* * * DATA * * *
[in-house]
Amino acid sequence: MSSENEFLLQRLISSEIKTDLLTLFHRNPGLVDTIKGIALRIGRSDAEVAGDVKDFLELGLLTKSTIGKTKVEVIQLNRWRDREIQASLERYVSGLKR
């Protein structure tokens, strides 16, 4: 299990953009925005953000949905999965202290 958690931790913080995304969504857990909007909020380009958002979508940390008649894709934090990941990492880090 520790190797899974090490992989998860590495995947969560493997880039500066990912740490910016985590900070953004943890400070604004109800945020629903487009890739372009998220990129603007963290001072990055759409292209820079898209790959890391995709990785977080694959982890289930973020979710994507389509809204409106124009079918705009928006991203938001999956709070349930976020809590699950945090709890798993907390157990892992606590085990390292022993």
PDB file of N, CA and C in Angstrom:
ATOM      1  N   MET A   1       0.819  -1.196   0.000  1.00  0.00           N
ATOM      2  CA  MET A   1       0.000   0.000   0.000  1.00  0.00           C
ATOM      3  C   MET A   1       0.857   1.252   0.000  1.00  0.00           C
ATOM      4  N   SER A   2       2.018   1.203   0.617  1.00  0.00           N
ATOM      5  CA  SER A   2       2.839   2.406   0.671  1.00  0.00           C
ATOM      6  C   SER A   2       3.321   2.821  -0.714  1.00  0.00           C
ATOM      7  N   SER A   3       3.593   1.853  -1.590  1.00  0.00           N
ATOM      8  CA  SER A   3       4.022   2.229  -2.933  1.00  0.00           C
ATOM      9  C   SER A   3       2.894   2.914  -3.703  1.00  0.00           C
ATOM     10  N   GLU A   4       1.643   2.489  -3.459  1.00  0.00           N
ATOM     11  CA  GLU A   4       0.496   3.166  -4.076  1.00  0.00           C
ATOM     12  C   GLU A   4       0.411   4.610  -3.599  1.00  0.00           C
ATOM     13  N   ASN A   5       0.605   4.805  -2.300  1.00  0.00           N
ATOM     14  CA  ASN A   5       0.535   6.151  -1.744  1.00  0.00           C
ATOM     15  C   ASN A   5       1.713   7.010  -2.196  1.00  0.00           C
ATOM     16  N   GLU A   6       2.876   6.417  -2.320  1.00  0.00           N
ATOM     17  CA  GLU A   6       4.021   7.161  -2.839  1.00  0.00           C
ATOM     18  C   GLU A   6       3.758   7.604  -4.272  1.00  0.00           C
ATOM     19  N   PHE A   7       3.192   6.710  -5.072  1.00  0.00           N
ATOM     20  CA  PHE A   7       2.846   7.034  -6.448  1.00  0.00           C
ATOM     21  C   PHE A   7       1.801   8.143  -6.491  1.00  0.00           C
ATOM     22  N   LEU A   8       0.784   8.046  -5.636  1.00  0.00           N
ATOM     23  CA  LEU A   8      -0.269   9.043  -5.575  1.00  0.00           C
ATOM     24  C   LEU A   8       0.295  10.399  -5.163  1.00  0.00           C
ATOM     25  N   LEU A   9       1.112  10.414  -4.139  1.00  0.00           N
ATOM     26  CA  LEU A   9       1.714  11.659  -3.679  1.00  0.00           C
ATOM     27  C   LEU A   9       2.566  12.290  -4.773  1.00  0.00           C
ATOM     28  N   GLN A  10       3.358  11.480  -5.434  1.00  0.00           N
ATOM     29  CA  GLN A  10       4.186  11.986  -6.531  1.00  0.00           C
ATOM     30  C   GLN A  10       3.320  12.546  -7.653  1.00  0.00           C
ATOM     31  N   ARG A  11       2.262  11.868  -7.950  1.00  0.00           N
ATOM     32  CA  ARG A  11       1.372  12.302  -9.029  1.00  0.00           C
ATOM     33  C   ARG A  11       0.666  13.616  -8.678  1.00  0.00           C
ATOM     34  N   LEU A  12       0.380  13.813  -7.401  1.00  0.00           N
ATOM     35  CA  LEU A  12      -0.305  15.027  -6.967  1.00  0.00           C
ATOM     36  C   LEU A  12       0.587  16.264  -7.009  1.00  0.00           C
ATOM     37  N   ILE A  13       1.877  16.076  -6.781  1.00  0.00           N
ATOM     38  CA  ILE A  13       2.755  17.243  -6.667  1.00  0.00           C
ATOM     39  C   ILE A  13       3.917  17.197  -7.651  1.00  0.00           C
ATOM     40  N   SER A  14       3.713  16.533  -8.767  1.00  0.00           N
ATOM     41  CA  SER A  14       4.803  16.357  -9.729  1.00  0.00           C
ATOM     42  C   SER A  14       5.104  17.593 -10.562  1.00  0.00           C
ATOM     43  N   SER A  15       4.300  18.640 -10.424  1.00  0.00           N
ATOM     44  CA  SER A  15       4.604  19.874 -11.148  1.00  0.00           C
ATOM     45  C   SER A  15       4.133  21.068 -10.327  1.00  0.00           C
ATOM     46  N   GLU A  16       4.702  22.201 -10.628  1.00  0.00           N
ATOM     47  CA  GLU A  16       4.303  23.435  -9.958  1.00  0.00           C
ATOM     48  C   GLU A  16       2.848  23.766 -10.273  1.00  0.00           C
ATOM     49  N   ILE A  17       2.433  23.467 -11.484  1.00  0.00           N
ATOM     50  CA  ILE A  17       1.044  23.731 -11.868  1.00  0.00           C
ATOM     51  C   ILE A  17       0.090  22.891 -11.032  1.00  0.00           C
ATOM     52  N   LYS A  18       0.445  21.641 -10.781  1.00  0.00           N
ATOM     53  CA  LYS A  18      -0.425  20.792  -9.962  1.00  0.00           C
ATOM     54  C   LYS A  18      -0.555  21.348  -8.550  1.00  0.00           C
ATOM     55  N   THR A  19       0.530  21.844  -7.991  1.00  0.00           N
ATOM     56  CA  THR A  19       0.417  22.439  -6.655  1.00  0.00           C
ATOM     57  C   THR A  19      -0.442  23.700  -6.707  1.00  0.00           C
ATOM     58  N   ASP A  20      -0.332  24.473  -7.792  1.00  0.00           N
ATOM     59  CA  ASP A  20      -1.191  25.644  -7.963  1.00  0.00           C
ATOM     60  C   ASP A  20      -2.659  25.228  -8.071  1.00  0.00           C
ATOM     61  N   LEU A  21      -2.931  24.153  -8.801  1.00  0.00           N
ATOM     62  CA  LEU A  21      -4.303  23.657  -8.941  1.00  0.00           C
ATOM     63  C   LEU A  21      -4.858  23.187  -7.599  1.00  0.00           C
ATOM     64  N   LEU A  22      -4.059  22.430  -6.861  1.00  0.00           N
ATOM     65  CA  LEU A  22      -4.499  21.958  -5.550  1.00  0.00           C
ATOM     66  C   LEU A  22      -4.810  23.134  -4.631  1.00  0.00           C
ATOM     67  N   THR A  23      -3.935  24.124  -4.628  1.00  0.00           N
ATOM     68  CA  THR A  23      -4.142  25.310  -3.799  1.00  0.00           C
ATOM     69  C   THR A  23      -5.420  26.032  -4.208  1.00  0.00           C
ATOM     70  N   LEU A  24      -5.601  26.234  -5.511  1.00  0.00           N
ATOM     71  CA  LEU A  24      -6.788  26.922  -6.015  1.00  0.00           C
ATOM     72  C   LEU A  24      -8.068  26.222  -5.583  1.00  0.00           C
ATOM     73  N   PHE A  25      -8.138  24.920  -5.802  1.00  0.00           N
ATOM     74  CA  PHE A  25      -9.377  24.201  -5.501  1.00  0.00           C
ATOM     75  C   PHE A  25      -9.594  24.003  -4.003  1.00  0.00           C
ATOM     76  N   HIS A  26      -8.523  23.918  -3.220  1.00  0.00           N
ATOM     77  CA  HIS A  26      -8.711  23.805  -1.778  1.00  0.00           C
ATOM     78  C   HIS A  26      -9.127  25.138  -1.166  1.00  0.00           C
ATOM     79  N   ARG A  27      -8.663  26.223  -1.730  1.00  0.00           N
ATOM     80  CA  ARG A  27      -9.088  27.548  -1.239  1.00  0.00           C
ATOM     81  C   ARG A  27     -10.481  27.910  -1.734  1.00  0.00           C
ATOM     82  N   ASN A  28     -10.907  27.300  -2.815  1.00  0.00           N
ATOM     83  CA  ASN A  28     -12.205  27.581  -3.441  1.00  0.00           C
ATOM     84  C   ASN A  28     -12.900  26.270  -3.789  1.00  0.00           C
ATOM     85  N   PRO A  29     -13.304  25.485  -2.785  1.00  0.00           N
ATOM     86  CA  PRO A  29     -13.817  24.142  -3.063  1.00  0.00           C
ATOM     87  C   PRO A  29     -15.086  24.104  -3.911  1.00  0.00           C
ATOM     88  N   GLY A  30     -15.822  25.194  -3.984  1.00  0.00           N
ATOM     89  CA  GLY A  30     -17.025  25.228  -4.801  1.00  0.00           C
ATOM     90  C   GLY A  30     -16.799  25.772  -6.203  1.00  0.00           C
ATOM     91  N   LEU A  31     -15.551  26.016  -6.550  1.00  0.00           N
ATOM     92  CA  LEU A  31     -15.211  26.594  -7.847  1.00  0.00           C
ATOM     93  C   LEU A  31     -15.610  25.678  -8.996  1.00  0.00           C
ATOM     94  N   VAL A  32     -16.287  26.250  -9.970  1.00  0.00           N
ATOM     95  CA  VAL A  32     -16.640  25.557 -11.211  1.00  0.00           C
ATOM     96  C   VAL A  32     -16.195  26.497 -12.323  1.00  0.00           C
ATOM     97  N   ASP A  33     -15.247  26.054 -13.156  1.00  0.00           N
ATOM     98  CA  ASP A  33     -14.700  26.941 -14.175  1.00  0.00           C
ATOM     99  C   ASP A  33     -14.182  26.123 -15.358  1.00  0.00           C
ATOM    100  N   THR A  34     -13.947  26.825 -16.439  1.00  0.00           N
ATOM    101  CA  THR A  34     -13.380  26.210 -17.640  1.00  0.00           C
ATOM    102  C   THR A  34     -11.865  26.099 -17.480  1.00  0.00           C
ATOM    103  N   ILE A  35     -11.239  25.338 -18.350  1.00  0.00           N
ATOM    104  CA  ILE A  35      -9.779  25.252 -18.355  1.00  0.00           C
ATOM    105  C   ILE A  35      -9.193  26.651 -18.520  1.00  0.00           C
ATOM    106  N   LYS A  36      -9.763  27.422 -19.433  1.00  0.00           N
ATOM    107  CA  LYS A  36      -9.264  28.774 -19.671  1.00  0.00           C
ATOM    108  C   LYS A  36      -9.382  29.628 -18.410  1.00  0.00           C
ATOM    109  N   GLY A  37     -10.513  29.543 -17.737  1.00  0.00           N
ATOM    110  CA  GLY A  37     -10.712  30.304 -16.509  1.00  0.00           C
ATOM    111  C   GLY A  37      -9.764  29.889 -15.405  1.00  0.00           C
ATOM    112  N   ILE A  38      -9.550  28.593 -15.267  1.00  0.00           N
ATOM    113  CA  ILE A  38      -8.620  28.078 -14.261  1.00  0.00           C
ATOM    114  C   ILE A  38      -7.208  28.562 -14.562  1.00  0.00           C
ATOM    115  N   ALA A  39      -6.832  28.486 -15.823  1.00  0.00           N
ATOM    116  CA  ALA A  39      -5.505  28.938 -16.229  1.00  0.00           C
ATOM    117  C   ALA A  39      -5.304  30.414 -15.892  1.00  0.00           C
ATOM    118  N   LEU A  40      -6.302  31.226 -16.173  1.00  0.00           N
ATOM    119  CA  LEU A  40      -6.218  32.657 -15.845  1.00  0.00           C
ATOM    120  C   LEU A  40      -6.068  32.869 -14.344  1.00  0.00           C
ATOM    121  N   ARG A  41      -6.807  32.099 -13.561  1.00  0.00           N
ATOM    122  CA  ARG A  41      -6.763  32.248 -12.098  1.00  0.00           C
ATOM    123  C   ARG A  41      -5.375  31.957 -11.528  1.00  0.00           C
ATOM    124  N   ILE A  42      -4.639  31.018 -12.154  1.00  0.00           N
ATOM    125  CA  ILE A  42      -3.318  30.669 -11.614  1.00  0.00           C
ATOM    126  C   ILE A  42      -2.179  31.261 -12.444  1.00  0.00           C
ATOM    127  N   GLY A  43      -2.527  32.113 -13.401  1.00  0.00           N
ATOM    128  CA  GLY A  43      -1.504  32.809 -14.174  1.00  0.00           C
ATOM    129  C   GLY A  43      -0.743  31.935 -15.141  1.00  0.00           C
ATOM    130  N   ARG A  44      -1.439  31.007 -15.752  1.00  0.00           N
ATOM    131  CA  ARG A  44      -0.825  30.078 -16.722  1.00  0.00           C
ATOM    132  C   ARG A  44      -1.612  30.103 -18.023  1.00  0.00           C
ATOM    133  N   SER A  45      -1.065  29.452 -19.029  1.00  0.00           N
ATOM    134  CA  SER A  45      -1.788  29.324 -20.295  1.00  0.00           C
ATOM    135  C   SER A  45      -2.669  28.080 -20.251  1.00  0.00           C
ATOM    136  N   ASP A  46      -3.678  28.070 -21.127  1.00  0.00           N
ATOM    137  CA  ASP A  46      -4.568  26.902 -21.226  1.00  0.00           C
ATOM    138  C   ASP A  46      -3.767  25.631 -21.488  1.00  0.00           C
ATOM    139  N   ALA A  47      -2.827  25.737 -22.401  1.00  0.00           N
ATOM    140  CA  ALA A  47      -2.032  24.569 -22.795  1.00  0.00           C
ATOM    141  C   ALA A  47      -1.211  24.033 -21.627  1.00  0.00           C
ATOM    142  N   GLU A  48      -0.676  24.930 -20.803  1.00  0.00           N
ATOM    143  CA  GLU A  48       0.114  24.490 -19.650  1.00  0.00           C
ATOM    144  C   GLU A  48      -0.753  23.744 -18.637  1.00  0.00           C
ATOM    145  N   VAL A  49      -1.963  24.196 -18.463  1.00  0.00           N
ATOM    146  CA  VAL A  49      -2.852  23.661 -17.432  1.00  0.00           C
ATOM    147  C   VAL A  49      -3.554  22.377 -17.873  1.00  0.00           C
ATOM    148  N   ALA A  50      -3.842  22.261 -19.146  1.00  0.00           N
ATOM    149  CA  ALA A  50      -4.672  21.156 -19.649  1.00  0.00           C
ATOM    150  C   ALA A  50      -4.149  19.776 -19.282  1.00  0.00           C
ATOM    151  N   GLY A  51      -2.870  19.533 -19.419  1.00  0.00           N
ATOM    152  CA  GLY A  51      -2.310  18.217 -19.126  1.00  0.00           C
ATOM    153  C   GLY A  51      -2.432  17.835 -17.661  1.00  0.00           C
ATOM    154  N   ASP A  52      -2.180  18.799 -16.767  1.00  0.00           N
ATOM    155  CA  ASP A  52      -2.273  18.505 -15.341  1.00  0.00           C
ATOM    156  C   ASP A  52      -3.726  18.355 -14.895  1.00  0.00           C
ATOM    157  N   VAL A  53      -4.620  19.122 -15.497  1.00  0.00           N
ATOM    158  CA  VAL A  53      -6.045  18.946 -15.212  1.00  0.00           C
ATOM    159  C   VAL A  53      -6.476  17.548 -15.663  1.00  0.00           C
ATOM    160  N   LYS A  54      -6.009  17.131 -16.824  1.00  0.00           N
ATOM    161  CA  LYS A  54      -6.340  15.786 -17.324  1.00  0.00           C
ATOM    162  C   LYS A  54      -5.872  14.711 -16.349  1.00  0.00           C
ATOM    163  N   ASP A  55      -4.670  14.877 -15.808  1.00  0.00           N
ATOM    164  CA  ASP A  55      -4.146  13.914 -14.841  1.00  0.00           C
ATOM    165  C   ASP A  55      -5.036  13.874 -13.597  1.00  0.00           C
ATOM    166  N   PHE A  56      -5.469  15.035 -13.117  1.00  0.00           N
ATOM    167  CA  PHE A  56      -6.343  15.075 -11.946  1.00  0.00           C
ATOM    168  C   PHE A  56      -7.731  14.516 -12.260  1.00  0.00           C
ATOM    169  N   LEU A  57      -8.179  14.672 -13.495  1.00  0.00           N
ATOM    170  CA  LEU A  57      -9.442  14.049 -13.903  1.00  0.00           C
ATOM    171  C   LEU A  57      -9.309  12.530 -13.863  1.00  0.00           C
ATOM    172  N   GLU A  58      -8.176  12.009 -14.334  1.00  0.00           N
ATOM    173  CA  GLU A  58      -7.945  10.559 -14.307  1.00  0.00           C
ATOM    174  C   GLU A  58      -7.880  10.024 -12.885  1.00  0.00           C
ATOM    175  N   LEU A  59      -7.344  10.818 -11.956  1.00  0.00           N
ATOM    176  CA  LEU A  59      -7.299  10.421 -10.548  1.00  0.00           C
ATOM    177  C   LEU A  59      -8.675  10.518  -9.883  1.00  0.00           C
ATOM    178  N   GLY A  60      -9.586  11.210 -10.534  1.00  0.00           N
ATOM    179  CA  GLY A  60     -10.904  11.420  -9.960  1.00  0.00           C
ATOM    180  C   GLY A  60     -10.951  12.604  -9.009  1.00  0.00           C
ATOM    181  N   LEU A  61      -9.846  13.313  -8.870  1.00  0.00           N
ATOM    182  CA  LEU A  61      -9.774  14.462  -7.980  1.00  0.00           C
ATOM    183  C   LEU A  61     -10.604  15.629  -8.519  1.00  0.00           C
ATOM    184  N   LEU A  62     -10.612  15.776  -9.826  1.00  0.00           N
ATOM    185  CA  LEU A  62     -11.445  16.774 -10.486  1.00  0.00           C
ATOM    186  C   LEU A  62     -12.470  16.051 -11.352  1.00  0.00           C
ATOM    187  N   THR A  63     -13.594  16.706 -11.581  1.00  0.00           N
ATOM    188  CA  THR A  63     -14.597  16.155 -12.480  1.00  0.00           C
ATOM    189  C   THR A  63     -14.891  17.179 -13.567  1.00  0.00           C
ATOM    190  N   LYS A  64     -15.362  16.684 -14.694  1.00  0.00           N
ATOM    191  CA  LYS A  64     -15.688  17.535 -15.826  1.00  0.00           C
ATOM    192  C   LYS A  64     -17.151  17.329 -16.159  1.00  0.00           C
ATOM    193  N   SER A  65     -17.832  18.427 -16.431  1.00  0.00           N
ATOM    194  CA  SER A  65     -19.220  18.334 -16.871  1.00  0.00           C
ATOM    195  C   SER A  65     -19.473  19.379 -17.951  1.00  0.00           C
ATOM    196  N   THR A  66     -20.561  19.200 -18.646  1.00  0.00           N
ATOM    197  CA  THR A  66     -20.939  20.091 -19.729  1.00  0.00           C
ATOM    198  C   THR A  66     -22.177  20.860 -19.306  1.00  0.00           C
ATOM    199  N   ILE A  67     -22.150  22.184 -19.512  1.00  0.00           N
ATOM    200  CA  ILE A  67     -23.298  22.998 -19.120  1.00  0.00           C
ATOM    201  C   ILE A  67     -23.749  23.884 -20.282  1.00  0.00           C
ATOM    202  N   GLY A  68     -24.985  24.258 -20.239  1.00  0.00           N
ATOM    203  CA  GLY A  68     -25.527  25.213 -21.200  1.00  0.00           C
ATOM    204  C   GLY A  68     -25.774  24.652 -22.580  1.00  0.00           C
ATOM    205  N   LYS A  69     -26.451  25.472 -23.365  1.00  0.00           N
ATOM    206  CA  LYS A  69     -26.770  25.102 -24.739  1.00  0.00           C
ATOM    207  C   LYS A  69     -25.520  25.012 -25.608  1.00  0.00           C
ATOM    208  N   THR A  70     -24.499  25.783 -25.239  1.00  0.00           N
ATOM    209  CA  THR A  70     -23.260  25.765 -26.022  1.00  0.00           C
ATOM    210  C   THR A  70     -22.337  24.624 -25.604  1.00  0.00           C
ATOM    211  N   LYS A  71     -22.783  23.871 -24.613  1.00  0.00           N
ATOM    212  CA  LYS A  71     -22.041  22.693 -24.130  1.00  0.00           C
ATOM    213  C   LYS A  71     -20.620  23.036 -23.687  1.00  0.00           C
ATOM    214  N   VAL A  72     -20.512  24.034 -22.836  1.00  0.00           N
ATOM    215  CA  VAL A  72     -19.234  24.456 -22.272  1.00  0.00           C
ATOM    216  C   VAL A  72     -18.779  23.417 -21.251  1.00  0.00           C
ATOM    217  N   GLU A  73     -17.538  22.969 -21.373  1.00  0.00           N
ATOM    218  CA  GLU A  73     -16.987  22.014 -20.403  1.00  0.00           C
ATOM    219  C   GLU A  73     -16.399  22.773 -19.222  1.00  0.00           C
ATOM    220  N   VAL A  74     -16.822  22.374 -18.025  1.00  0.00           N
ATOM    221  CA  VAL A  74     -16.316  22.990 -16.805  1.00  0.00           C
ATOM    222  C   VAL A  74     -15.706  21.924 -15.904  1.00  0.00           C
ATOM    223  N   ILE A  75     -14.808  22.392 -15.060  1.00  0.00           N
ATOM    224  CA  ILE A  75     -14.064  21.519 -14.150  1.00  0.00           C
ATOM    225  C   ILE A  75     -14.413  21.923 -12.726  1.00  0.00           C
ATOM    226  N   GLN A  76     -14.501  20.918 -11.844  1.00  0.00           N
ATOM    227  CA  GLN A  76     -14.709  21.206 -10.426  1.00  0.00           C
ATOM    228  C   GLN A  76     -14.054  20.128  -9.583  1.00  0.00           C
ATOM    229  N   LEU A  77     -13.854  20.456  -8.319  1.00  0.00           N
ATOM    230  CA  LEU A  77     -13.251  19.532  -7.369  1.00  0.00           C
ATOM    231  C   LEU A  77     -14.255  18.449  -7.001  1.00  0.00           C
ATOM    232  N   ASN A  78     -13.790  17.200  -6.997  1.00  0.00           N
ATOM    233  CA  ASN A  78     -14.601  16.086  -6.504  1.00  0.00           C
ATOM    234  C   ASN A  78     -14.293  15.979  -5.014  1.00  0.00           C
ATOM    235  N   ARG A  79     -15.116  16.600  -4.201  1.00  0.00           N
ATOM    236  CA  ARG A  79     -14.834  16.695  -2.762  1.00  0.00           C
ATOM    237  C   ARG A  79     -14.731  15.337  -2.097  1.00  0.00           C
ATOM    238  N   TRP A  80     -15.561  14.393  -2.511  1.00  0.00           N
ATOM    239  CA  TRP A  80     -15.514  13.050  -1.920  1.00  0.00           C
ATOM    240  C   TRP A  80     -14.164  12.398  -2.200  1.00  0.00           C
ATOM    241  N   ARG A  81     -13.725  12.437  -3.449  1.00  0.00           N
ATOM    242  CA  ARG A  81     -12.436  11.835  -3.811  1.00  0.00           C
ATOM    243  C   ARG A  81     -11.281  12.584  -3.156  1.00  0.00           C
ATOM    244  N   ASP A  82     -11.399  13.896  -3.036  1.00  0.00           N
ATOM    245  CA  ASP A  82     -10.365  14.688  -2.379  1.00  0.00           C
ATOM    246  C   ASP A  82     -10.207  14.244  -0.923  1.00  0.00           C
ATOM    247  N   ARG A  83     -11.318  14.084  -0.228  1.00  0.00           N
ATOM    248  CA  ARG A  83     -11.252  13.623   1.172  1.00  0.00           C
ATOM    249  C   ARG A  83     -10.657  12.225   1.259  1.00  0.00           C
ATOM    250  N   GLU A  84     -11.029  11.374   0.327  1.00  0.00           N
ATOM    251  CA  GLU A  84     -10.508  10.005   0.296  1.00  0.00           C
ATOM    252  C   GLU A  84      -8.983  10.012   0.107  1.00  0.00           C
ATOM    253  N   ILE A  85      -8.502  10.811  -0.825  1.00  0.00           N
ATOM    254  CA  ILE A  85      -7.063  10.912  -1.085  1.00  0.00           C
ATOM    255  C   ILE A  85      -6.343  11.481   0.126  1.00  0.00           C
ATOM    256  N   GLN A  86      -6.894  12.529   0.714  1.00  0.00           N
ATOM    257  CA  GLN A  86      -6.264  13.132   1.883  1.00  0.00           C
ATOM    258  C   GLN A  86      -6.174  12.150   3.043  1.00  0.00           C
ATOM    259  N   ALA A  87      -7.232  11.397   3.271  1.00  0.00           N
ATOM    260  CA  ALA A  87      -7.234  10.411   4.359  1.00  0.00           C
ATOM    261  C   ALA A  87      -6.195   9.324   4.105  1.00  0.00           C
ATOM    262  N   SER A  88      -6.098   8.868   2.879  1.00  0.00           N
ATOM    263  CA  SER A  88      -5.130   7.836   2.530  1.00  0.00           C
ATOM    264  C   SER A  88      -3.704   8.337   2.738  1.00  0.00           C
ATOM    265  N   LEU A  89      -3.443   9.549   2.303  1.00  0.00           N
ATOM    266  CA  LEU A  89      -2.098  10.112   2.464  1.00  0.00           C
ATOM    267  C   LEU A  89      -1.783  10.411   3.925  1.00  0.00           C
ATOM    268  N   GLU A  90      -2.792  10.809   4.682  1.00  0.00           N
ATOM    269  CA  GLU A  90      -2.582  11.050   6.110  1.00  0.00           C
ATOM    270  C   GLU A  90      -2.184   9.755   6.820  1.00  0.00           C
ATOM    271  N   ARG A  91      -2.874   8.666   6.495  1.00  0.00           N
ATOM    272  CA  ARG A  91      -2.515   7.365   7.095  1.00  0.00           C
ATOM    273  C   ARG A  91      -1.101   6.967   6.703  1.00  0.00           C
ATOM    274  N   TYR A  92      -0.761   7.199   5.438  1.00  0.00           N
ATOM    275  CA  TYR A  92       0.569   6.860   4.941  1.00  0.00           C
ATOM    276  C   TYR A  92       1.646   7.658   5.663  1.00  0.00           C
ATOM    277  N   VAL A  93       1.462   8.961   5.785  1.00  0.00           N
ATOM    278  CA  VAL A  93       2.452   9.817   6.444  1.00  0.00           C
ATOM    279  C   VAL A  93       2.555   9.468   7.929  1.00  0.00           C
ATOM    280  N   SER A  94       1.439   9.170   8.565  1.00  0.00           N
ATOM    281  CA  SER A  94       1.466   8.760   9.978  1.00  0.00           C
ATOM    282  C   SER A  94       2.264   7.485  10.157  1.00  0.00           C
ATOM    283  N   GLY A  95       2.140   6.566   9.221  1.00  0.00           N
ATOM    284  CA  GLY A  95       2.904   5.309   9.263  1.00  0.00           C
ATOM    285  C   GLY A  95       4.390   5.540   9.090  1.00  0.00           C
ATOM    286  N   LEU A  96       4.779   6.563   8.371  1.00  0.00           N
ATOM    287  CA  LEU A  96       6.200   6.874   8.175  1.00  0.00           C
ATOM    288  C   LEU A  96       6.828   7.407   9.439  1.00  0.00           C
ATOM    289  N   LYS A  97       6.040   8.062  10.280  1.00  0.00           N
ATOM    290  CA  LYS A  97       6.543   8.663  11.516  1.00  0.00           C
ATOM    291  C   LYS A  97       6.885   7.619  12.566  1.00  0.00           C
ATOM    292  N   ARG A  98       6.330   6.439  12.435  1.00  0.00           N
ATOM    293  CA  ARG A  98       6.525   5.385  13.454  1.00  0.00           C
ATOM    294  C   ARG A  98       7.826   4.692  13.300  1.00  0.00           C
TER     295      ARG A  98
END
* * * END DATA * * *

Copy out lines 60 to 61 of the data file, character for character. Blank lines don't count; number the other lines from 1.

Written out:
ATOM     56  CA  THR A  19       0.417  22.439  -6.655  1.00  0.00           C
ATOM     57  C   THR A  19      -0.442  23.700  -6.707  1.00  0.00           C